Justices Reinstate Punitive Damages for Embassy Bomb Victims

Courthouse News Service

WASHINGTON (CN) — Sudan owes more than $10 billion for sponsoring the simultaneous 1998 U.S. Embassy bombings by al-Qaida that killed 200 people in Kenya and Tanzania, the Supreme Court ruled Monday, refusing to eliminate punitive damages.

Though it’s been 12 years since Congress opened state sponsors of terrorism up to the possibility of punitive damages, the case here resolves whether the change to the Foreign Sovereign Immunities Act has retroactivity.

“How much clearer-than-clear should we require Congress to be when authorizing the retroactive use of punitive damages?” Justice Neil Gorsuch wrote for the court, which was mostly unanimous.

“Sudan doesn’t even try to say, except to assure us it knows a super-clear statement when it sees it, and can’t seem to find one here,” the 12-page ruling continues. “That sounds much less like an administrable rule of law than an appeal to the eye of the beholder.”

On behalf of survivors of the 1998 bombings and relatives of the 224 who died, the U.S. District Court in Washington entered judgments of more than $10 billion against Sudan between March and October 2014. The judge found that without Sudan’s “critical financial, military and intelligence services,” al-Qaida could not have carried out the 1998 bombings that injured at least 4,000.

Three years later, however, the D.C. Circuit found it unclear whether Congress meant to make the 2008 changes in law apply retroactively. It reduced the award by some $4.3 billion in punitive damages.

At oral arguments this past February, Justice Brett Kavanaugh did not participate because he had sat on the D.C. Circuit when it considered rehearing the case before the full appellate court. Sudan urged the Supreme Court to create a new rule requiring Congress to provide a “super-clear statement” when it wishes to authorize the use of punitive damages.

“We decline this invitation,” Gorsuch wrote. “It’s true that punitive damages aren’t merely a form a compensation but a form of punishment, and we don’t doubt that applying new punishments to completed conduct can raise serious constitutional questions.”

In a statement Monday, Gibson Dunn attorney Matthew McGill said that the 1998 bombings devastated his clients, victims of the attacks and their families.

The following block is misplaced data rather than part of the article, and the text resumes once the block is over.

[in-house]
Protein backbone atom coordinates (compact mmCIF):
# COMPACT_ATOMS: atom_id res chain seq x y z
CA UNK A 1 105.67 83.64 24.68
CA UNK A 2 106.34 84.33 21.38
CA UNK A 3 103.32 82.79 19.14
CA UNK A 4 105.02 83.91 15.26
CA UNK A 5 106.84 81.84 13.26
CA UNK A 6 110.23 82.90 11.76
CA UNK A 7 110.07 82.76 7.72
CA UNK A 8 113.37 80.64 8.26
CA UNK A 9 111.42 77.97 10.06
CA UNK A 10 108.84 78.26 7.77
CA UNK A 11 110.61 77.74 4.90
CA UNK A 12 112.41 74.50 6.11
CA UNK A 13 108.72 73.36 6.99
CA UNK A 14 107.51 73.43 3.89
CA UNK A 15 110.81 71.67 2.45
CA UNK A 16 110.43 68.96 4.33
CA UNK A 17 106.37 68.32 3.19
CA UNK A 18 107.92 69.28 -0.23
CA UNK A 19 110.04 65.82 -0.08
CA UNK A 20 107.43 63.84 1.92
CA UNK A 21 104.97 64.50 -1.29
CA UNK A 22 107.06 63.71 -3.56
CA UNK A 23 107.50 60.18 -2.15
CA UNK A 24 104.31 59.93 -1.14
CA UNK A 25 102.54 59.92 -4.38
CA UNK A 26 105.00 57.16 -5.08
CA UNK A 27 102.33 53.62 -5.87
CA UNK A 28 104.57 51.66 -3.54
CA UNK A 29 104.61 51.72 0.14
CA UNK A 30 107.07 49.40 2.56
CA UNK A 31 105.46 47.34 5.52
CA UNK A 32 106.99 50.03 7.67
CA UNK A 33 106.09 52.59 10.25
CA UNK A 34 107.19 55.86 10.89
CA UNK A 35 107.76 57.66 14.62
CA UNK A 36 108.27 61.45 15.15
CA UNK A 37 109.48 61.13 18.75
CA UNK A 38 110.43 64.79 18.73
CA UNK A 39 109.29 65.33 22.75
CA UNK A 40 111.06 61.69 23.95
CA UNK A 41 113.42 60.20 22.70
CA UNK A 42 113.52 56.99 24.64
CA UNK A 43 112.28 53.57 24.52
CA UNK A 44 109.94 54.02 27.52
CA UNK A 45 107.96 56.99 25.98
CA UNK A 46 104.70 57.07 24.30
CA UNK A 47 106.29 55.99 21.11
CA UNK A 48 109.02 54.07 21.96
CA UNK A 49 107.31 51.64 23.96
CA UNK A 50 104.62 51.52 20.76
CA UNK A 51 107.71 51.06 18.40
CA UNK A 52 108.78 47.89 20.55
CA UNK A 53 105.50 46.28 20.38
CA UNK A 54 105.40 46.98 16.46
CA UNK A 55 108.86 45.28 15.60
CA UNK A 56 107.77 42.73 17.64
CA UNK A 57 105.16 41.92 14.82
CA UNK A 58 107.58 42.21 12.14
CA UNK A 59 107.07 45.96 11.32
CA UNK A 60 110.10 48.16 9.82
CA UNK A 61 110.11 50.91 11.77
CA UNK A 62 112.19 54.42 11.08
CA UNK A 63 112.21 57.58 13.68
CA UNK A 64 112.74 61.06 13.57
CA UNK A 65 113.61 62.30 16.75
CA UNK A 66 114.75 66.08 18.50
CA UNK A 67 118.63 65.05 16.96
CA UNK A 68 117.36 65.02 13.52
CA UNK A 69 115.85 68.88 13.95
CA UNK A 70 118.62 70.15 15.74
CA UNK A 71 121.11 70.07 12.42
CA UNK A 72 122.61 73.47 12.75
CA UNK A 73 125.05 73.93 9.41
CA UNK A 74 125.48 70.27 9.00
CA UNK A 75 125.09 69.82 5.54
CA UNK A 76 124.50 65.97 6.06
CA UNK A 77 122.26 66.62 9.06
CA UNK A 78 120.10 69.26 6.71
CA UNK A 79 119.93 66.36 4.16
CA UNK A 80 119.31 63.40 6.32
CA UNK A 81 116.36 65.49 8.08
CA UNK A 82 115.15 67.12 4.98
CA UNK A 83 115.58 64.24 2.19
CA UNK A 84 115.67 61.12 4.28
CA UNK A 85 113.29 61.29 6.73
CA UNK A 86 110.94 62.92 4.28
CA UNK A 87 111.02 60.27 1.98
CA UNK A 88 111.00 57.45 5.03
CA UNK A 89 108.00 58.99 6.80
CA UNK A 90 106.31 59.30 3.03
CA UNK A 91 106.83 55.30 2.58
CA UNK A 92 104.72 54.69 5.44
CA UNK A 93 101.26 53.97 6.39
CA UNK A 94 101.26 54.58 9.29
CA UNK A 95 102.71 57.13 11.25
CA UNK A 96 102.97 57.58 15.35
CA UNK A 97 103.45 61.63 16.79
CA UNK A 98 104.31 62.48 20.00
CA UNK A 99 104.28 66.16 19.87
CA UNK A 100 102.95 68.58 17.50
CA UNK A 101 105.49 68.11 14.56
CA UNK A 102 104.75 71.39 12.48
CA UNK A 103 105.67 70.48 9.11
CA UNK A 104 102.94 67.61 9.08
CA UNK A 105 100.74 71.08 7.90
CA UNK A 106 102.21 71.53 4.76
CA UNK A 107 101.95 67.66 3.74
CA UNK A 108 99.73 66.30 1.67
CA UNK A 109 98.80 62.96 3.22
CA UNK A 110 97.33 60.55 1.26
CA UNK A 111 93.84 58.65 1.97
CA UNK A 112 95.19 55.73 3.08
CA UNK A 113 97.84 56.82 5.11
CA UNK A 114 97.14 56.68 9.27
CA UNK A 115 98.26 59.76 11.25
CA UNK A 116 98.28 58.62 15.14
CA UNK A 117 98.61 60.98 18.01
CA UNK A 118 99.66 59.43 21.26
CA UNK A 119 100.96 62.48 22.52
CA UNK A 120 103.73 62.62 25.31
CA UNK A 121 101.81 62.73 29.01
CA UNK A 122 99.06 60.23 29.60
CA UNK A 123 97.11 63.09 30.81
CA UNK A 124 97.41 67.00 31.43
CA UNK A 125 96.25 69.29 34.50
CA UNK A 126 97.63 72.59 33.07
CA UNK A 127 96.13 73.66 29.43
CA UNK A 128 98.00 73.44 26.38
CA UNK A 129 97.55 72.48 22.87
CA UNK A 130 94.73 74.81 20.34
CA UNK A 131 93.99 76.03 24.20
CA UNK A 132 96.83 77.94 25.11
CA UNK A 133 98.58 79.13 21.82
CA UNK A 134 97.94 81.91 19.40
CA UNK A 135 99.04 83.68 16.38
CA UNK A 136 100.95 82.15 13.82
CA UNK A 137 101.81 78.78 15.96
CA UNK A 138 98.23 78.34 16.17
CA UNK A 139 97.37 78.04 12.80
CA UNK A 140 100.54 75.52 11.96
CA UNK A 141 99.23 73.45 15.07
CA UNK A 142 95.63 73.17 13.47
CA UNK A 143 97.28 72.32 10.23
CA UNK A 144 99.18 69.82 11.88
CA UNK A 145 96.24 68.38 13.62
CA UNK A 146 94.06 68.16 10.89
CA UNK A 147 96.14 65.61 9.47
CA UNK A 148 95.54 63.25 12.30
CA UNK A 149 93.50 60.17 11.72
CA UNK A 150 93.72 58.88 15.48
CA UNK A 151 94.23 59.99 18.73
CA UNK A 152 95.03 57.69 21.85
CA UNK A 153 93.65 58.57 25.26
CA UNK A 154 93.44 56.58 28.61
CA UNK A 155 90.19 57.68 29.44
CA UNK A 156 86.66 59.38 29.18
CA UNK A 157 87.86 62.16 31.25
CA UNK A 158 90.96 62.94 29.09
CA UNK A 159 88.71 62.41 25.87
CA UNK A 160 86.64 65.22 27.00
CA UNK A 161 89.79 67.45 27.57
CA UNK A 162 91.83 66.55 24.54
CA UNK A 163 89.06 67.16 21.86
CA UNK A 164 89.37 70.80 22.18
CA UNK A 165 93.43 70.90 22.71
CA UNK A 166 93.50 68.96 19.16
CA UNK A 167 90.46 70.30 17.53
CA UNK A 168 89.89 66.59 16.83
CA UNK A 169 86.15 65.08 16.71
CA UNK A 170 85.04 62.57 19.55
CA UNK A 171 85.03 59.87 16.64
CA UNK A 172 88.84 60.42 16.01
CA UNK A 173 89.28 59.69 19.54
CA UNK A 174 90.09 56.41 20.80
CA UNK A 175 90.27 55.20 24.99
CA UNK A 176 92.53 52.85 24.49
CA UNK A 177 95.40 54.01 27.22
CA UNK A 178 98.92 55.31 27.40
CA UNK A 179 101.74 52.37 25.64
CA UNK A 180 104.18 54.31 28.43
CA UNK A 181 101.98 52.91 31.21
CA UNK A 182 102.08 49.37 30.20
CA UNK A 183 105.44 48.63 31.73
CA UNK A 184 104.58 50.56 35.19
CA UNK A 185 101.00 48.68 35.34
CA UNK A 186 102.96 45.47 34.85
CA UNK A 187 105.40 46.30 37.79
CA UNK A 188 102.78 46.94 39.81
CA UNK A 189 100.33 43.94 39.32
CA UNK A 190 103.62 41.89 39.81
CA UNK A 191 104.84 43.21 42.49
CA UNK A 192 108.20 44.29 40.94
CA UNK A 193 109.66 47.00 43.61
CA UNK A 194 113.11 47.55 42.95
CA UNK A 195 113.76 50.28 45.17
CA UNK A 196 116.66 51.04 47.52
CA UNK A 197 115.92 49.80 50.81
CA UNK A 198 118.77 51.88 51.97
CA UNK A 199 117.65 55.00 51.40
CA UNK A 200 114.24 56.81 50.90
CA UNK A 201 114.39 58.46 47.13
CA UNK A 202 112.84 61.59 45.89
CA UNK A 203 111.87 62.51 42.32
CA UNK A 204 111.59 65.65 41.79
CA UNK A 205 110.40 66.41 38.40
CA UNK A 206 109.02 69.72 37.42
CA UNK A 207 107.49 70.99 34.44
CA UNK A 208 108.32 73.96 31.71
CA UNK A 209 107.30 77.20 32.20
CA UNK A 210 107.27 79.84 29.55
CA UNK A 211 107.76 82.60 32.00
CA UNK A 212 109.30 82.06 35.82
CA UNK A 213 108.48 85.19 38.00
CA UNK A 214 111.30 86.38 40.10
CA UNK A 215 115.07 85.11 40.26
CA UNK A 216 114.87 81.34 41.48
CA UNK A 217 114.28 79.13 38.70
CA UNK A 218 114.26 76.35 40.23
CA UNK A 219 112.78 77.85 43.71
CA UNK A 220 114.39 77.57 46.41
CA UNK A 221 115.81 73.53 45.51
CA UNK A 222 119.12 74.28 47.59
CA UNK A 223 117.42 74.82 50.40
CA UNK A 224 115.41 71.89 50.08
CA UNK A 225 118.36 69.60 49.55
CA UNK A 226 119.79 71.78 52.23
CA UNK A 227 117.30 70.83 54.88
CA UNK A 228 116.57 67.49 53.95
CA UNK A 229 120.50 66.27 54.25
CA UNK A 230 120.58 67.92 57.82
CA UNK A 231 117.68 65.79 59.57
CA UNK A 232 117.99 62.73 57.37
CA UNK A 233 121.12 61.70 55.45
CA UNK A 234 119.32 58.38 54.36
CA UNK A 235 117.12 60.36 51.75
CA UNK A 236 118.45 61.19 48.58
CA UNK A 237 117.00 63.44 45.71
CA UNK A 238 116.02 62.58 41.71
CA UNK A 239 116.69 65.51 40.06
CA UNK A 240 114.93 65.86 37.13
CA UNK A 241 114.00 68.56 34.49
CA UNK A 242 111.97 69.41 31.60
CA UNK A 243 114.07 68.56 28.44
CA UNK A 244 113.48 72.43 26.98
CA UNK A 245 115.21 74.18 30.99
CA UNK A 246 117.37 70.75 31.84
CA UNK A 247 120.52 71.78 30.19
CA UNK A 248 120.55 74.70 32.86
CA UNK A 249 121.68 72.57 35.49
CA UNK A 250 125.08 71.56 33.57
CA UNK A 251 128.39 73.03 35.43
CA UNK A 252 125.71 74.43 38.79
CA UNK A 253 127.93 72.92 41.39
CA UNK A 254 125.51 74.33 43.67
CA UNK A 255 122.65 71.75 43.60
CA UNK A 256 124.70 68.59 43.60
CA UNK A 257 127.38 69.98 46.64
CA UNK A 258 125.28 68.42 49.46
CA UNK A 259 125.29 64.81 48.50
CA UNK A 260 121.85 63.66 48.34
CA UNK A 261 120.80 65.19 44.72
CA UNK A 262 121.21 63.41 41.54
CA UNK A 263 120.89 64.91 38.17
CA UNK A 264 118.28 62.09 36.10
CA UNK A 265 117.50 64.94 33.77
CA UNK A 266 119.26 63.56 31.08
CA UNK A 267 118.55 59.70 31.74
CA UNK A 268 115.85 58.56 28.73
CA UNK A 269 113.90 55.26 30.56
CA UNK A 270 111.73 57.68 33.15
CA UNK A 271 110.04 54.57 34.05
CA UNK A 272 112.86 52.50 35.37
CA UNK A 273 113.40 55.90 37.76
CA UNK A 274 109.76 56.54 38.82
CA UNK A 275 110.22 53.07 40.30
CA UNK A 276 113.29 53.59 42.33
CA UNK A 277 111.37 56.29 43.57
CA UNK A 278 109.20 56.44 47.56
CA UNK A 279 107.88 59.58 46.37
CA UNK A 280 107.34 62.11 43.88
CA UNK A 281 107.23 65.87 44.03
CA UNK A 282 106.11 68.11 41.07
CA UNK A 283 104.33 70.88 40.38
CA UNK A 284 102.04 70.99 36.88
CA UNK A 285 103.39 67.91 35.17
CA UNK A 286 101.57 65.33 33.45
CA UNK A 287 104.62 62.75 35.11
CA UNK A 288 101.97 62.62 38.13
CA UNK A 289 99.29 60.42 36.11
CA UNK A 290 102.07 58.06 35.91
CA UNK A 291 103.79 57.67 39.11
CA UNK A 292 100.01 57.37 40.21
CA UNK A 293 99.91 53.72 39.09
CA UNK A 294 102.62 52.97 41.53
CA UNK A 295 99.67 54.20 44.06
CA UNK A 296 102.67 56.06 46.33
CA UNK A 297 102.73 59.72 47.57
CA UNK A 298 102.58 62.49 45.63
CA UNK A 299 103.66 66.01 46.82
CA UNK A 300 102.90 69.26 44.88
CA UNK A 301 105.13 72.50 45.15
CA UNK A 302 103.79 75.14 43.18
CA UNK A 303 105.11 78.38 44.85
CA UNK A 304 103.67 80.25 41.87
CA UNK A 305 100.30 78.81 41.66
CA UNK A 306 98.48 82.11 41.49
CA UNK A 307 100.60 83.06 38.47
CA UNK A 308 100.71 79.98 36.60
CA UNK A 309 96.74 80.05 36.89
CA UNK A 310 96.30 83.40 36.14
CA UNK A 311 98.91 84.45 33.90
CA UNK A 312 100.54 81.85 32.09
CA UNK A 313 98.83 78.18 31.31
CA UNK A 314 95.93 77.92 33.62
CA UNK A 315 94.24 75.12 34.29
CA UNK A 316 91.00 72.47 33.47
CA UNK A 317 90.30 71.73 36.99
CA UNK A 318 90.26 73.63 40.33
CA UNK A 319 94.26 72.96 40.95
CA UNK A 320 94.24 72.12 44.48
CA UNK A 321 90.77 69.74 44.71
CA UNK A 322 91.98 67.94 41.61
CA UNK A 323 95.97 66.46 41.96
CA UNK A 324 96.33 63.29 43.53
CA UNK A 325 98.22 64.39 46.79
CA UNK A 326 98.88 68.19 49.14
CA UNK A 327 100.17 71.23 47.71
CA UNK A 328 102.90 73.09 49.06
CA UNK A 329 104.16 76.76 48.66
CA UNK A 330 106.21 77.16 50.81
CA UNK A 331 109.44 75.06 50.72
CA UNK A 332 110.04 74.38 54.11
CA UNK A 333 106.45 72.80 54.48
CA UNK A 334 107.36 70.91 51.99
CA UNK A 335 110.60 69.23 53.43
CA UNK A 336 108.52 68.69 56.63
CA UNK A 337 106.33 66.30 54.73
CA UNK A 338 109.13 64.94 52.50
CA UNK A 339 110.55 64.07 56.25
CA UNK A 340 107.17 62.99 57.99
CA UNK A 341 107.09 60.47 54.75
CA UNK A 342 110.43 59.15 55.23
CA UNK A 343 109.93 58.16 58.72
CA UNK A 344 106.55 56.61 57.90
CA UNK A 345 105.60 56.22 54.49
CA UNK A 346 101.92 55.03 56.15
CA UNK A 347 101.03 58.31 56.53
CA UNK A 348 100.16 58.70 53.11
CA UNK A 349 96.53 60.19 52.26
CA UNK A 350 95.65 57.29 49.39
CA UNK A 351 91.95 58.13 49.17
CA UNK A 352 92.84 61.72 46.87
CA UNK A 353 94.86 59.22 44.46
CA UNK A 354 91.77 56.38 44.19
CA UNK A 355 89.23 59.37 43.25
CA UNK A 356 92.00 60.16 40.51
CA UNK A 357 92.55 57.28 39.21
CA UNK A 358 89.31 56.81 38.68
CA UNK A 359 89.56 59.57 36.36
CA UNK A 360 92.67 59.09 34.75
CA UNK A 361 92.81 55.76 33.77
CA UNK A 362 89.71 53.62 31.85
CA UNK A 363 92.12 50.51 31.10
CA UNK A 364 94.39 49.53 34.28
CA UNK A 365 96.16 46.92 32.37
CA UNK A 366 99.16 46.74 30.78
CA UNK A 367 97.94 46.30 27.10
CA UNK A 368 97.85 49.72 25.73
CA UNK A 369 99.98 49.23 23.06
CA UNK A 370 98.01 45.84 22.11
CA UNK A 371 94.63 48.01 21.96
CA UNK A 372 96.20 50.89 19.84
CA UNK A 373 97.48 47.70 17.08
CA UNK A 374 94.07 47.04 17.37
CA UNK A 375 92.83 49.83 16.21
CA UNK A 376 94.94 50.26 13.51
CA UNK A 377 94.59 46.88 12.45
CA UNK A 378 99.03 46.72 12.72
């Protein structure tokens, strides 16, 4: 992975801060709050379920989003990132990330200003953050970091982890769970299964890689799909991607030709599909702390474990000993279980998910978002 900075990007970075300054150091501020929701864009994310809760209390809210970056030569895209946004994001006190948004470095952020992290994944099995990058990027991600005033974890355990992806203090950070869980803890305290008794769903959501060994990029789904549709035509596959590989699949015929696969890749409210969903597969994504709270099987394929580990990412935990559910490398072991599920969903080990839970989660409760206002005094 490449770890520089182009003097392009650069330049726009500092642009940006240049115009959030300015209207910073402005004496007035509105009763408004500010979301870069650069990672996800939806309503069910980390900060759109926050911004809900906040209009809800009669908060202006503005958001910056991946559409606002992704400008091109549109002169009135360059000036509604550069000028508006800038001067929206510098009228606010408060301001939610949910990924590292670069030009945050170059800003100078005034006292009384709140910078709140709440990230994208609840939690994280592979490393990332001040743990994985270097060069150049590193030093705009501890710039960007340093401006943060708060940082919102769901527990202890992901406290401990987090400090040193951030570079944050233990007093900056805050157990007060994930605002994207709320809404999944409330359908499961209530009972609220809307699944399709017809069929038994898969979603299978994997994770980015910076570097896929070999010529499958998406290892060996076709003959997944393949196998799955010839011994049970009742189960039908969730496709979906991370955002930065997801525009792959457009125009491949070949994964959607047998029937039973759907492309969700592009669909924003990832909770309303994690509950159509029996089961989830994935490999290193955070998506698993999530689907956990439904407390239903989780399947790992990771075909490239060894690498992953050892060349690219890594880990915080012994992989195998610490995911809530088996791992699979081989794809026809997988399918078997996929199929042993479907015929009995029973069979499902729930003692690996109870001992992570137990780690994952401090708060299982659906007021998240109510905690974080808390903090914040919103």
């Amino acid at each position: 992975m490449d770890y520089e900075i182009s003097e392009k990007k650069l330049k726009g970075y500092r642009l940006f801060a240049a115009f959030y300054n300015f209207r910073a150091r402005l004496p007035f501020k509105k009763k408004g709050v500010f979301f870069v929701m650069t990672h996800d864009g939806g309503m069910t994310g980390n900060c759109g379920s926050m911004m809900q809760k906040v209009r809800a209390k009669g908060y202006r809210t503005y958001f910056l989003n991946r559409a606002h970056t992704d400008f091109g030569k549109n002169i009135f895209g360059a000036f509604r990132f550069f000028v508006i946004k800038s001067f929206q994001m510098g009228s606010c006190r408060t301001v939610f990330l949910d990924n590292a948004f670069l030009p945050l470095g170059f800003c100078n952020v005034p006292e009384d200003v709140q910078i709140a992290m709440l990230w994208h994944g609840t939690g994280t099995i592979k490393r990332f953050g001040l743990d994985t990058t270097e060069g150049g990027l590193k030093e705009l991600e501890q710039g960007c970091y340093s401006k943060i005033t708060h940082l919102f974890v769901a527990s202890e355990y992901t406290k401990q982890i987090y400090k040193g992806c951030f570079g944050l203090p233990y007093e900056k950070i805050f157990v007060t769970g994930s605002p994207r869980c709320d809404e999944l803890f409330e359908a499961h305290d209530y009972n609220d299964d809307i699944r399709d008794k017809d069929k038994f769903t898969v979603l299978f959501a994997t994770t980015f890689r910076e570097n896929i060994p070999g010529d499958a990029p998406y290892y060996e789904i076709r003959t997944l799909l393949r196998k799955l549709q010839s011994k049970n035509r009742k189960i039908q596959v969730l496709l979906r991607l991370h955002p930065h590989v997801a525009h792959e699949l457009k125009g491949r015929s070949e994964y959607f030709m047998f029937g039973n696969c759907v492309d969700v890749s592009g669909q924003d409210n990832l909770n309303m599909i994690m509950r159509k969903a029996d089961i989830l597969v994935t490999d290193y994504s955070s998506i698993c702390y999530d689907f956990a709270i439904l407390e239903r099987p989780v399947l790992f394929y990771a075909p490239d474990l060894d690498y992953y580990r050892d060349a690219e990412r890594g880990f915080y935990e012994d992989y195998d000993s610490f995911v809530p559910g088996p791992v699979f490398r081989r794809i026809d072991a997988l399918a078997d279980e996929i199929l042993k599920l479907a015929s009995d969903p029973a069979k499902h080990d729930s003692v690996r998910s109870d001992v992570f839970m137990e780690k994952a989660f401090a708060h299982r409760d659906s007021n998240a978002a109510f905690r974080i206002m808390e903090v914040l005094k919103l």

“It’s hard to imagine an act more deserving of punitive damages, and we are deeply gratified that the Supreme Court has validated our clients’ right to receive this measure of compensation,” McGill said in a statement. “We are hopeful that this soon will lead Sudan to reach a just and equitable resolution with its victims.”

At oral arguments, McGill had argued that the waiver Congress carved out of the 2008 FSIA amendments for Iraq showed that it intended the law to apply retroactively.

Gorsuch said Monday that Sudan should have challenged the law’s constitutionality, rather than refuse to hand over damages.

Representing Sudan, White Case attorney Christopher Curran said Monday that his client “expresses sympathy for the victims of the acts of terrorism at issue, but reaffirms that it was not involved in any wrongdoing in connection with those acts.”

Monday’s ruling is sure to implicate other cases that have sprung from the Justice Against Sponsors of Terrorism Act, said Jerry Goldman, an attorney for victims of the 9/11 terrorist attacks.

“I believe that it reflects the longstanding congressional intent, reaffirmed in enactment of JASTA in 2016, that a nation state which kills and injures individuals in violation of fundamental international law should not just be obligated to pay compensation to those harmed, but needs to pay punitive damages, in order to deter them, and others, from doing similar acts in the future,” Goldman said in a statement.

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